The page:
You arrive at work on a Thursday morning as usual to find your colleagues standing around talking.
When you approach and ask what’s going on you are shocked to learn that your supervisor has just asked to take an extended leave. He was diagnosed with Stage 3 lung cancer. You and your colleagues commiserate on how awful and scary this must be for him and his family. You quickly set up a collection of funds to send him a get well soon card and some gift baskets. Over the next several weeks your colleagues continue to discuss your supervisor’s horrific circumstances and try to find ways to support him and his family.
The next week you arrive at work to find your colleagues speaking in hushed tones. When you approach the silence weighs heavy and you wonder what has happened to your supervisor. What you come to find out is that another one of your colleagues has been hospitalized, but this time because of a psychotic episode. You can sense the discomfort of your co-workers and notice how different the words, tones and behaviours are. People didn’t know that this woman was “crazy” and everyone starts to share stories of how “odd” and “weird” she was. No collections are taken for a get-well card or gift basket, no one proposes how to support her family, and soon she is only discussed in terms of her “serious mental illness” instead of as a person.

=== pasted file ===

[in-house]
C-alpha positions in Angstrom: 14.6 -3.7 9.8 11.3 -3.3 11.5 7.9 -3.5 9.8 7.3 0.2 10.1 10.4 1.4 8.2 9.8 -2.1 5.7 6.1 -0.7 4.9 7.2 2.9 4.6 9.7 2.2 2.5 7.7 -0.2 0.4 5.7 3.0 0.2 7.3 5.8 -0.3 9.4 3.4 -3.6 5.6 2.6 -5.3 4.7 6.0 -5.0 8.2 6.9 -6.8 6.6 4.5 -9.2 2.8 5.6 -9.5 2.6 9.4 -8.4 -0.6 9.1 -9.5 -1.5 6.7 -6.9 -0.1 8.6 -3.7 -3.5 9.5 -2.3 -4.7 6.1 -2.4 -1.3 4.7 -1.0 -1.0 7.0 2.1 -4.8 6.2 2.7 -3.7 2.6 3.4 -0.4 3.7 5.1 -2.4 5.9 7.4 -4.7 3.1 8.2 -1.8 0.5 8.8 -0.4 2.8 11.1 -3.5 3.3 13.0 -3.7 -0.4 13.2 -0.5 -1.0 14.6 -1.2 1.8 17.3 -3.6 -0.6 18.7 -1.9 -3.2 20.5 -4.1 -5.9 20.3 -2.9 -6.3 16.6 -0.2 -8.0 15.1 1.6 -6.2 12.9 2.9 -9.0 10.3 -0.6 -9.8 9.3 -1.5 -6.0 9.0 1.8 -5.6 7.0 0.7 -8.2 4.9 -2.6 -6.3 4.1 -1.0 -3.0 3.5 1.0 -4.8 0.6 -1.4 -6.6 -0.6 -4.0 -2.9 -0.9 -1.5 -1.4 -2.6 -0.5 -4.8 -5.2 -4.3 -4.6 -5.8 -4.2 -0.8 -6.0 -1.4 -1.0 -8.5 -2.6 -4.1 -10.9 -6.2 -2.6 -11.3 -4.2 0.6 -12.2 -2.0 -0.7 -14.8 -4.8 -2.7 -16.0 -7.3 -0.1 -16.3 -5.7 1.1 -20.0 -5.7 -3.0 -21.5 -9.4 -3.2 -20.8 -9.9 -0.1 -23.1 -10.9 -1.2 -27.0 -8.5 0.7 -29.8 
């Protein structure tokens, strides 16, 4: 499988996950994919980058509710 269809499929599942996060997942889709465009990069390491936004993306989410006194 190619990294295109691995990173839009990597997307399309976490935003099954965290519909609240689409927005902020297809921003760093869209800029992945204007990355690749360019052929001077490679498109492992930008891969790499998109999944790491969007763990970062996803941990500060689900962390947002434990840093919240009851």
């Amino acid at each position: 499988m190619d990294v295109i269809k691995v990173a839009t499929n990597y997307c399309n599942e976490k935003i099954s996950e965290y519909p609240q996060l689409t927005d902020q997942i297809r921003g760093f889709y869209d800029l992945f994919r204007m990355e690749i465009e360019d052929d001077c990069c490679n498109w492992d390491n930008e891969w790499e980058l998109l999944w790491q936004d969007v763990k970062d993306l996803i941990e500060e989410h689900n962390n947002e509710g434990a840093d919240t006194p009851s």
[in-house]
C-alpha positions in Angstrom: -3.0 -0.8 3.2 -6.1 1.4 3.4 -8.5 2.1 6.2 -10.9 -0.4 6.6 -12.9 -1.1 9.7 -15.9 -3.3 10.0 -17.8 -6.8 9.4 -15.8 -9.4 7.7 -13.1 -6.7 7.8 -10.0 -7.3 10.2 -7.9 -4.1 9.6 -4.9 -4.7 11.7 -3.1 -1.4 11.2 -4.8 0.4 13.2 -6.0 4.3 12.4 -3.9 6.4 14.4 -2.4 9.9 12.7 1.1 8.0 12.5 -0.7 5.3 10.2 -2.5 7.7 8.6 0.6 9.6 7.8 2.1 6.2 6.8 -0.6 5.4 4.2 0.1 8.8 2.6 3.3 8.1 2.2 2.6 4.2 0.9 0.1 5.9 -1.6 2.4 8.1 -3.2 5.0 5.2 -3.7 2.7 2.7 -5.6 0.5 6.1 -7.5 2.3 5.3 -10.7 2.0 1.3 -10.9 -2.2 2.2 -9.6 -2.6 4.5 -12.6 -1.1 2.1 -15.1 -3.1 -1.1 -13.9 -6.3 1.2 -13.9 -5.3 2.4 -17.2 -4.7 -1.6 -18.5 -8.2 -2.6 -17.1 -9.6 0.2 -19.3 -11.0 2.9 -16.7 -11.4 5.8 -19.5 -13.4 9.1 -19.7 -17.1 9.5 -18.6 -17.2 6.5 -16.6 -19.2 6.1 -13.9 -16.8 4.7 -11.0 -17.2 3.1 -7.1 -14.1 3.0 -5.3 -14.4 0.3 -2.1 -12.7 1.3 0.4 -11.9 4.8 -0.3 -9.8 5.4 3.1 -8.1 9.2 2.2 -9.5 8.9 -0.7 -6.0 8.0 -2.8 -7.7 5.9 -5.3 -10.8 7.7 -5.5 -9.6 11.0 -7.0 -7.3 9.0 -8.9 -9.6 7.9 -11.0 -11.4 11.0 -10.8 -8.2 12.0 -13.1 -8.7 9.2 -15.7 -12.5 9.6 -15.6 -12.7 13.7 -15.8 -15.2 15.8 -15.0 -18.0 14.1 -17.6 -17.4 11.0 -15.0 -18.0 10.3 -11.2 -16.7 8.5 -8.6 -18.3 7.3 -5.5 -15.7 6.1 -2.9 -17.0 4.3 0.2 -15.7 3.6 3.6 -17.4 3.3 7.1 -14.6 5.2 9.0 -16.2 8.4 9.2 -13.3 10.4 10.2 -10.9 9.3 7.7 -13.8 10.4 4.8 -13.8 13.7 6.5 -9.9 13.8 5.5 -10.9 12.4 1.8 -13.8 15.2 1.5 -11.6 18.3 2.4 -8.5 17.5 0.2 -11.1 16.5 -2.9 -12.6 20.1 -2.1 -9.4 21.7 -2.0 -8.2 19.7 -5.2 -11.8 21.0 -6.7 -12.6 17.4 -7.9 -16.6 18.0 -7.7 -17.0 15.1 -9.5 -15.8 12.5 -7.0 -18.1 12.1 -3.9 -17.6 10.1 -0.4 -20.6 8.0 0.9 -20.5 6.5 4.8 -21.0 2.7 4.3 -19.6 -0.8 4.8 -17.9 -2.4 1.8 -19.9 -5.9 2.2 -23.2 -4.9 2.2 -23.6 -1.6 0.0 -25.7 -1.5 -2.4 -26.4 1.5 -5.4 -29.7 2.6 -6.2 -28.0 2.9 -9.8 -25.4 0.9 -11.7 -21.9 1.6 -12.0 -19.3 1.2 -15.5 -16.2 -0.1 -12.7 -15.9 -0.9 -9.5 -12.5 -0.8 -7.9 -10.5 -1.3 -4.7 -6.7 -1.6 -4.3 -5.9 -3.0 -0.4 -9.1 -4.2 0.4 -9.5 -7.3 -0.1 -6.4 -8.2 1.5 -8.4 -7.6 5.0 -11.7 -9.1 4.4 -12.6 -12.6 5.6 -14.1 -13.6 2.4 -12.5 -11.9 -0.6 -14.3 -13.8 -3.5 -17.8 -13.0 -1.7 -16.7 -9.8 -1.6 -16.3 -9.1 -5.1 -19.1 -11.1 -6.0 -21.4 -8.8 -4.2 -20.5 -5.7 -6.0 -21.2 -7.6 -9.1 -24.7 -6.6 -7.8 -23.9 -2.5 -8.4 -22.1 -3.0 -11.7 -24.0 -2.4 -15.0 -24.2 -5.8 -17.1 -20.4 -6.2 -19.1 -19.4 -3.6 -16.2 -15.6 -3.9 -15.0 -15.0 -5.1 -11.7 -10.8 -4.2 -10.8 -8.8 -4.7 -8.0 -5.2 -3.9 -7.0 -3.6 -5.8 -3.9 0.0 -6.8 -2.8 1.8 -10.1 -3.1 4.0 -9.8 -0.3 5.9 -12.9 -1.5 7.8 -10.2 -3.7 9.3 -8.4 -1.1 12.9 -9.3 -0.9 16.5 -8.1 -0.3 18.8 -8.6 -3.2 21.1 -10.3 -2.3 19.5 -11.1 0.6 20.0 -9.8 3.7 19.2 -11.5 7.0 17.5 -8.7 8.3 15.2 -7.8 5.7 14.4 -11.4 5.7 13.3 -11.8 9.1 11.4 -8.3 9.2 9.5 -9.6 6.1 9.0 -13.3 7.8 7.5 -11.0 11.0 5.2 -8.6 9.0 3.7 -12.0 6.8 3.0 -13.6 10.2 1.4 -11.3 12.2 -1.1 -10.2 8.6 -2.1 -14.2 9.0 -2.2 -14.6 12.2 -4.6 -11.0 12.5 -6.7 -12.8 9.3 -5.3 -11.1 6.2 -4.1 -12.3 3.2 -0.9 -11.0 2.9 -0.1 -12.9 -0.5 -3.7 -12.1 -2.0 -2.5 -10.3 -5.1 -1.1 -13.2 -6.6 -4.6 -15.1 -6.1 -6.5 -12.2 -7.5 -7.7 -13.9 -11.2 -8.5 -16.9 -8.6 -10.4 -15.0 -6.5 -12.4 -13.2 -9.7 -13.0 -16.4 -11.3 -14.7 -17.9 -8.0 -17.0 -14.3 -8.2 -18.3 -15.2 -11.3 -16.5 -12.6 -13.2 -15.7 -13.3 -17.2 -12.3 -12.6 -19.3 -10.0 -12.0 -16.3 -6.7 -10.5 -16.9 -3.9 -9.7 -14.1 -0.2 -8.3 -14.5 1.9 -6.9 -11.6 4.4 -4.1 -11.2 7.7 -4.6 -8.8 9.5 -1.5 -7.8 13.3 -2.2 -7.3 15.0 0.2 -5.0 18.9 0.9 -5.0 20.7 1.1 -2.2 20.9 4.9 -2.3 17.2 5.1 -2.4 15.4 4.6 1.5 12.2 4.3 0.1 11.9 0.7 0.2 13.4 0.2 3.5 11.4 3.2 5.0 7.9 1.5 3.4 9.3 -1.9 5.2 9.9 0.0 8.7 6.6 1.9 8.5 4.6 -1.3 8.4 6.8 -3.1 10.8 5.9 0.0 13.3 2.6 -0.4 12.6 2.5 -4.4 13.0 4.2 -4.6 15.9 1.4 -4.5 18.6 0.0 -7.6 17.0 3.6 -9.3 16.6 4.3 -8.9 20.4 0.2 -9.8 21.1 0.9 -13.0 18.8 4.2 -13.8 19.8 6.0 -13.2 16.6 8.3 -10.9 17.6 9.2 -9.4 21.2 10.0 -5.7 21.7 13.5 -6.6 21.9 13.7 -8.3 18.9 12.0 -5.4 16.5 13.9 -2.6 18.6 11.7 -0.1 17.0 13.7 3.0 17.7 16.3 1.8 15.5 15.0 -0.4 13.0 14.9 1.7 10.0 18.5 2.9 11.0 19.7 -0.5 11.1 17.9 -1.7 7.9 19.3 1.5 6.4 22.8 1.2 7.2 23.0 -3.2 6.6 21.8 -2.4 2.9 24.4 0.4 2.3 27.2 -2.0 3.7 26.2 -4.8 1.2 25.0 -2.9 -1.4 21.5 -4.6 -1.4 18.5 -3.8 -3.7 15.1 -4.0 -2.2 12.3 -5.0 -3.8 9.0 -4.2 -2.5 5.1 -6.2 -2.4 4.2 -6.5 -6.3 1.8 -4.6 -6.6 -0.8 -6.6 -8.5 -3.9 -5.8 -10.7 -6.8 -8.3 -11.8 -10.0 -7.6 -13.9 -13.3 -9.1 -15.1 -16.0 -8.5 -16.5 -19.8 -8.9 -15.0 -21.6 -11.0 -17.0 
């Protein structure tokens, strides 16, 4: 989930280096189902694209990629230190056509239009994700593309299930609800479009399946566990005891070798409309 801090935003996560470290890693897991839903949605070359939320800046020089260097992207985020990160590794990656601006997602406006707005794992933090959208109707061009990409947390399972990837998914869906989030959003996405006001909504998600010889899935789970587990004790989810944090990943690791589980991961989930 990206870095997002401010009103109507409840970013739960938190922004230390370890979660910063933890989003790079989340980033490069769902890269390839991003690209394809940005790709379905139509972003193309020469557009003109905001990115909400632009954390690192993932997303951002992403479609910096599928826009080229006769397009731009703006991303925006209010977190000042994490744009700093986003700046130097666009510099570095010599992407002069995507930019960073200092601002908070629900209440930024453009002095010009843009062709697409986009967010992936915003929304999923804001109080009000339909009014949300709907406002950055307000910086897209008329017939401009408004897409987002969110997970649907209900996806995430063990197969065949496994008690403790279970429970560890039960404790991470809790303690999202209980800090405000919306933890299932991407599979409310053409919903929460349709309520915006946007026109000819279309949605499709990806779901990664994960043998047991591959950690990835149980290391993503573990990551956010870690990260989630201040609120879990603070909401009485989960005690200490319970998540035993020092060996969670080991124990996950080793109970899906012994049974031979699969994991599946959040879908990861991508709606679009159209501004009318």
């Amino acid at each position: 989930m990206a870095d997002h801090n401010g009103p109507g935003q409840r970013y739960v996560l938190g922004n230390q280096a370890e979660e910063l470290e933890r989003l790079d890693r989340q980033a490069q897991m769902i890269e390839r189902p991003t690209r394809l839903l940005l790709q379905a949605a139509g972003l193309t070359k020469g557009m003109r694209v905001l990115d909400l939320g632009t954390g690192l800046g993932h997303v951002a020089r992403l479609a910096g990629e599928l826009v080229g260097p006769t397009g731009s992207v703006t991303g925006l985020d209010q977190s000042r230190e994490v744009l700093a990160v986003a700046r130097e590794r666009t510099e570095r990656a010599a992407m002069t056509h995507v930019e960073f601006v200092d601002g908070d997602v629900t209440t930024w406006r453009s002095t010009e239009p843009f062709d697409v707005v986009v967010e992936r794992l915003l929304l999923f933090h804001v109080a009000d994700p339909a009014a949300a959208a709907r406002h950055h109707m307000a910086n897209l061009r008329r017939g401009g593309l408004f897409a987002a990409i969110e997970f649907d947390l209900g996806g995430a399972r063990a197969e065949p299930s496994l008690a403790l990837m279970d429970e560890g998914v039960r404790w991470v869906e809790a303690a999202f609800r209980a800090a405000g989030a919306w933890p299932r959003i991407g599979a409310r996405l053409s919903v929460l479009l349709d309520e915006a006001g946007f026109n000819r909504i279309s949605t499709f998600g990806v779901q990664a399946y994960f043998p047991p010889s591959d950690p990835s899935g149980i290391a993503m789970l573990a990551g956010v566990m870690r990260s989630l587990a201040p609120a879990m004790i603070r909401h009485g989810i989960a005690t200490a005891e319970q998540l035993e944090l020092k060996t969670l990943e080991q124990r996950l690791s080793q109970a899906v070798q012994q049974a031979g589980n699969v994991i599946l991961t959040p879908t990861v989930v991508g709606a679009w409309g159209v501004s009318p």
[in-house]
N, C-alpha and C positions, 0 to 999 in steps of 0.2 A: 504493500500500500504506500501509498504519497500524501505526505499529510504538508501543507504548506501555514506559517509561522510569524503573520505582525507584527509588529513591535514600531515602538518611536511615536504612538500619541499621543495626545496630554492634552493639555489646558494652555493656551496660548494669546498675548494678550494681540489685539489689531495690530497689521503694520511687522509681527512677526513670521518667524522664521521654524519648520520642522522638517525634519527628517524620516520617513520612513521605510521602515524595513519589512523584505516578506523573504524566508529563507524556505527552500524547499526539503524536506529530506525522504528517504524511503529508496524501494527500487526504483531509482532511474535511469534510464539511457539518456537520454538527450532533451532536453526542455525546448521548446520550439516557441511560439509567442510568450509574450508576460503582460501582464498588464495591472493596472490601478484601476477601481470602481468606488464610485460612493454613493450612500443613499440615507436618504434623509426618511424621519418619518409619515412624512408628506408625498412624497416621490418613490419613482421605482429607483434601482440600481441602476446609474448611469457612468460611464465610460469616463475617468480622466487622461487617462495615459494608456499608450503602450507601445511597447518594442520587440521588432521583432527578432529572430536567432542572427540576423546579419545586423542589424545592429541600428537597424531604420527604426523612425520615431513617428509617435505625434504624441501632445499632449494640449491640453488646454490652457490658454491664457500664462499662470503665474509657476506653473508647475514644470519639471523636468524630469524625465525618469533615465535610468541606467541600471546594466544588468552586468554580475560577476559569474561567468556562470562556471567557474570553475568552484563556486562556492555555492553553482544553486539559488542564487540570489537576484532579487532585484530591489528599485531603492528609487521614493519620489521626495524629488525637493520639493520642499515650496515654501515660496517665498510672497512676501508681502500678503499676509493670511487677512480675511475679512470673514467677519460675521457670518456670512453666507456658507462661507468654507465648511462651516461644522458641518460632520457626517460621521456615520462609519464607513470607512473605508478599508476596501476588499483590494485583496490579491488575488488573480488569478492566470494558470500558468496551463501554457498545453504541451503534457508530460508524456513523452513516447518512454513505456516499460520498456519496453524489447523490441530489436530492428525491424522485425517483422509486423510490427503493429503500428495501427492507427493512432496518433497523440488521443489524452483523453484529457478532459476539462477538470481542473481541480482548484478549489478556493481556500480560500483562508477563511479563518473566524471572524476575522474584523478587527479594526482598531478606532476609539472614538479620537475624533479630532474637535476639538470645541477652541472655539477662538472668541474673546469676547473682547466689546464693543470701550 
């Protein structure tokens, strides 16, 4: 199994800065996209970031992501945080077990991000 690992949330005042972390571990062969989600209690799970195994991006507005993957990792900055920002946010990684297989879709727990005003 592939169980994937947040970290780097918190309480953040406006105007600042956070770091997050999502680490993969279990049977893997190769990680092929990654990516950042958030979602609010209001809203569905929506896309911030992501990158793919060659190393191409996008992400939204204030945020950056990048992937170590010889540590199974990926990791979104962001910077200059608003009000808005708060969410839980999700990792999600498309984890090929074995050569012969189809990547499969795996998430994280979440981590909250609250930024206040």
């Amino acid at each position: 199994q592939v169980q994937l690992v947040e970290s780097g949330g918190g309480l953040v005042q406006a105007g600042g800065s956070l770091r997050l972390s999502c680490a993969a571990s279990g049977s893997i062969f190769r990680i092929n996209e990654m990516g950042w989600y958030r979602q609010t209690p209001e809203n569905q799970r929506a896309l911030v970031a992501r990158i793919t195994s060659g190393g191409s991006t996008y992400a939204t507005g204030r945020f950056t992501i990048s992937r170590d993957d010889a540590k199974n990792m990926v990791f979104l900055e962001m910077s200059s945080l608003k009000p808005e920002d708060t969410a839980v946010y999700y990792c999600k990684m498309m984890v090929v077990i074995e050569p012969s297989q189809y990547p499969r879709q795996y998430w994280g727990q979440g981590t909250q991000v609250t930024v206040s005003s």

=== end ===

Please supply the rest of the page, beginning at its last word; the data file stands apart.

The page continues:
Despite all our knowledge of mental health issues and their prevalence, we as a society continue to stigmatize those who have mental health challenges and speak of them as if they are “causing” their problems instead of it being just a case of “circumstance” or something beyond our control as we do in other health situations. Why is this? And how is the workplace being impacted by the stigma of mental health? This week’s guest on Caregivers’ Circle, Amanda Osborne, Associate Director at Organization for Bipolar Affective Disorder and a Mental Health First Aid Canada Instructor, discusses mental health and stigma.
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